Effects of Marijuana on the Teenage Brain

Effects of Marijuana on the Teenage Brain

Research shows that marijuana, second to alcohol, is the most widely used intoxicant in the adolescent population. Approximately 25% of adolescents report being drunk in the past month, and close to 23% report using cannabis in the past month.

The teenage brain is under construction. The teenage brain is not yet fully mature, with neurodevelopment continuing until age 26. During adolescence, the brain undergoes major remodeling, especially in the prefrontal cortex area, which is the last brain region to fully mature.

This area is involved with high level functions such as making decisions controlling impulses, maintaining attention, planning, and working towards goals. This part of the brain also plays a large role in defining our personalities and helps one respond appropriately to situations.

During adolescence, the brain is particularly sensitive to drug exposure, and marijuana use impacts how connections are formed within the brain. Other effects on the developing brain include interference with neurotransmitters and abnormal brain shape and structure volume.

The prefrontal cortex is essentially “the adult in the room.” One of its’ jobs is to combine different pieces of information as we make decisions. A mature prefrontal cortex controls behavior by streamlining emotions and decreasing impulsivity.

Can Marijuana Cause Psychosis

Smoking marijuana may derail the process of prefrontal lobe maturation, which can increase a young person’s vulnerability to psychotic thinking. There is increased evidence that regular marijuana use increases the chance that a teenager will develop psychosis, or a pattern of unusual thoughts or perceptions.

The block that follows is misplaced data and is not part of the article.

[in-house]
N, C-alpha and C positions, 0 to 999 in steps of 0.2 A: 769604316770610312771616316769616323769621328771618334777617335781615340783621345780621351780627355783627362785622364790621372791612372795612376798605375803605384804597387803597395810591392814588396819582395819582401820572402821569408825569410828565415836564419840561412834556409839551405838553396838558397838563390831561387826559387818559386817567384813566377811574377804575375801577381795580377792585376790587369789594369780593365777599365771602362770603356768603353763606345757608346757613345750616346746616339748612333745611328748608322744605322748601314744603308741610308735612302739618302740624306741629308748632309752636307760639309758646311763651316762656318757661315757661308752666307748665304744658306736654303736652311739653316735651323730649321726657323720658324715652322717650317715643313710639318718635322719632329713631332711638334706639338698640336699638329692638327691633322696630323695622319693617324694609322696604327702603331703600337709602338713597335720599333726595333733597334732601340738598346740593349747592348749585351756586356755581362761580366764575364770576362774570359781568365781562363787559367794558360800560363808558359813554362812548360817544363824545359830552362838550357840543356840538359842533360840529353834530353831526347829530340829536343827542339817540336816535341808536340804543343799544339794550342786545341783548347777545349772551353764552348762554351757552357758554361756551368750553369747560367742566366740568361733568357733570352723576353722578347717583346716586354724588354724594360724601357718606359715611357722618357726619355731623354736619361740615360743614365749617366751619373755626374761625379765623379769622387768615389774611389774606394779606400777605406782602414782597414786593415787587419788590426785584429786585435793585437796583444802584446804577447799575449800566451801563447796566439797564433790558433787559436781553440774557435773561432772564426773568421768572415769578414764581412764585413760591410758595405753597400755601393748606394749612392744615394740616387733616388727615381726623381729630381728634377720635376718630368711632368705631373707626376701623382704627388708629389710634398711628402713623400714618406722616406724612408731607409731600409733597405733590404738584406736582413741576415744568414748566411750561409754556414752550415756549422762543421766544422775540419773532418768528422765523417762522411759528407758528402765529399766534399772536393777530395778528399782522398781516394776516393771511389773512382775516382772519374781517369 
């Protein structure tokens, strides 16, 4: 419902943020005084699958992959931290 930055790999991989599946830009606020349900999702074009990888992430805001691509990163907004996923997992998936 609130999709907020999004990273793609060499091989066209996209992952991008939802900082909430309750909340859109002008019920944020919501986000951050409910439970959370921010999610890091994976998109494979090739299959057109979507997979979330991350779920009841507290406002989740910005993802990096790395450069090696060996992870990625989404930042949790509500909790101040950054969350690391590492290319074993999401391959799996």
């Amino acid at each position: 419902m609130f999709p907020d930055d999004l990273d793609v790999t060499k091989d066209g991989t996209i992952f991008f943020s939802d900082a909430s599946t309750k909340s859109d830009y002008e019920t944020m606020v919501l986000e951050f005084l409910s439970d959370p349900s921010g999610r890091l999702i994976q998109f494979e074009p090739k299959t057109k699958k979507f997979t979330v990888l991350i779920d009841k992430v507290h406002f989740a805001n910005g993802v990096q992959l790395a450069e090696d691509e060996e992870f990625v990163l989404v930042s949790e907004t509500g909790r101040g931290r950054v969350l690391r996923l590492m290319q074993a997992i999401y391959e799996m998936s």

It also increases the risk of developing schizophrenia, a potential debilitating brain disorder that not only causes psychosis, but also problems concentrating and loss of emotional expression.

Most of the intoxicating effects that recreational users seek are caused by the main psychoactive, or mind-altering, chemical in the drug, delta-9-tetrahydro-cannabinol (THC).

THC is found in resin mainly produced by the leaves and buds of the female cannabis plant. Newer strains of cannabis contain higher concentrations of THC. THC affects regions of the brain that are responsible for psychosis and hallucinations.

Research shows that excessive and frequent use of marijuana is associated with hallucinations, paranoia, anxiety, depression and a range of other emotional problems. The severe form of marijuana abuse is called marijuana use disorder.

Currently, it is proven that the risk for marijuana using teens developing psychosis or schizophrenia is highest among teens with a family member who has this mental health disorder. This means that if the teen that is regularly using marijuana has a family member who has a history of a psychotic disorder, the risk for the teen to develop psychosis in adulthood is seven times the risk of those individuals who do not have the genetic component.

Some warning signs of psychosis include:

  • Declining academic performance
  • Sleep disturbances, nightmares
  • Isolating behaviors
  • Depression
  • Anxiety
  • Restlessness
  • Difficulty communicating thoughts
  • Mood swings
  • Extreme fatigue
  • Difficulty concentrating
  • Strong inappropriate emotions or absence of emotions
  • Becoming suspicious
  • Expressing magical thinking
  • Odd speech patterns
  • Claiming to hear or see things that are not there (hallucinations)
  • Delusional thoughts

If a teen exhibits several of the signs of psychosis they will need acute stabilization, which helps subdue the symptoms through medication and provides added psychiatric support and monitoring.

While less frequent use of marijuana reduces the risk of a first psychotic episode, unfortunately for someone who does develop schizophrenia, cutting it out would not eliminate the disorder. Schizophrenia and other psychotic illnesses are long-term mental illnesses that need to be managed.

If marijuana turns on that switch, it’s not something that can be turned off. Ultimately, marijuana could trigger a primary psychotic disorder, meaning that even once the substance is removed, the symptoms are still there.

About me
Kirsten Book, PMHNP-BC

I support the patient to help them feel empowered in their own recovery.

Popular post
Related blog

Popular blog